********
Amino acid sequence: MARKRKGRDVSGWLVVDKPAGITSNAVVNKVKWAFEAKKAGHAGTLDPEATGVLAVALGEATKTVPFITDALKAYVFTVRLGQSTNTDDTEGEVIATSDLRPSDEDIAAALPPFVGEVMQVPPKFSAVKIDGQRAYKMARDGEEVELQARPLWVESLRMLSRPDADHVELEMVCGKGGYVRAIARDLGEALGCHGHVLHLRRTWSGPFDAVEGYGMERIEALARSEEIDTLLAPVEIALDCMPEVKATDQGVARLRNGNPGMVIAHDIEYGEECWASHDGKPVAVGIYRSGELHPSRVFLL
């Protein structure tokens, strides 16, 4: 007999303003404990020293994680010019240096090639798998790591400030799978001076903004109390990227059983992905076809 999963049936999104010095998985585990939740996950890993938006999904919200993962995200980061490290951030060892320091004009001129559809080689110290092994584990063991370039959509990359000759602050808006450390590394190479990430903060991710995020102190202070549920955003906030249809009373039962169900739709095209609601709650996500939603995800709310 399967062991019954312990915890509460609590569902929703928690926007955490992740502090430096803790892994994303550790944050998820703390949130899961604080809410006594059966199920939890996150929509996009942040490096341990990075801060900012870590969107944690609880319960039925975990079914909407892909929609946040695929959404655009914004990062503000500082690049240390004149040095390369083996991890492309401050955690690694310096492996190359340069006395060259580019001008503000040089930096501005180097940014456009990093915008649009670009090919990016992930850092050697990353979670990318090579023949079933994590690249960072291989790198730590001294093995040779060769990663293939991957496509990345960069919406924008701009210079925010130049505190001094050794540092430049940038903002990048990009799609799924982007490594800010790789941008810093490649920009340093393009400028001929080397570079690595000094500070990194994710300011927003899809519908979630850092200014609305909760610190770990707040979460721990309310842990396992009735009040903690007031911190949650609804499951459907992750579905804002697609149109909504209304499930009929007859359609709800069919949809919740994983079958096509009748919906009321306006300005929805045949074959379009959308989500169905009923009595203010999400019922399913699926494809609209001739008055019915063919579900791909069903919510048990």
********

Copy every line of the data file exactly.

Amino acid sequence: MARKRKGRDVSGWLVVDKPAGITSNAVVNKVKWAFEAKKAGHAGTLDPEATGVLAVALGEATKTVPFITDALKAYVFTVRLGQSTNTDDTEGEVIATSDLRPSDEDIAAALPPFVGEVMQVPPKFSAVKIDGQRAYKMARDGEEVELQARPLWVESLRMLSRPDADHVELEMVCGKGGYVRAIARDLGEALGCHGHVLHLRRTWSGPFDAVEGYGMERIEALARSEEIDTLLAPVEIALDCMPEVKATDQGVARLRNGNPGMVIAHDIEYGEECWASHDGKPVAVGIYRSGELHPSRVFLL
């Protein structure tokens, strides 16, 4: 007999303003404990020293994680010019240096090639798998790591400030799978001076903004109390990227059983992905076809 999963049936999104010095998985585990939740996950890993938006999904919200993962995200980061490290951030060892320091004009001129559809080689110290092994584990063991370039959509990359000759602050808006450390590394190479990430903060991710995020102190202070549920955003906030249809009373039962169900739709095209609601709650996500939603995800709310 399967062991019954312990915890509460609590569902929703928690926007955490992740502090430096803790892994994303550790944050998820703390949130899961604080809410006594059966199920939890996150929509996009942040490096341990990075801060900012870590969107944690609880319960039925975990079914909407892909929609946040695929959404655009914004990062503000500082690049240390004149040095390369083996991890492309401050955690690694310096492996190359340069006395060259580019001008503000040089930096501005180097940014456009990093915008649009670009090919990016992930850092050697990353979670990318090579023949079933994590690249960072291989790198730590001294093995040779060769990663293939991957496509990345960069919406924008701009210079925010130049505190001094050794540092430049940038903002990048990009799609799924982007490594800010790789941008810093490649920009340093393009400028001929080397570079690595000094500070990194994710300011927003899809519908979630850092200014609305909760610190770990707040979460721990309310842990396992009735009040903690007031911190949650609804499951459907992750579905804002697609149109909504209304499930009929007859359609709800069919949809919740994983079958096509009748919906009321306006300005929805045949074959379009959308989500169905009923009595203010999400019922399913699926494809609209001739008055019915063919579900791909069903919510048990």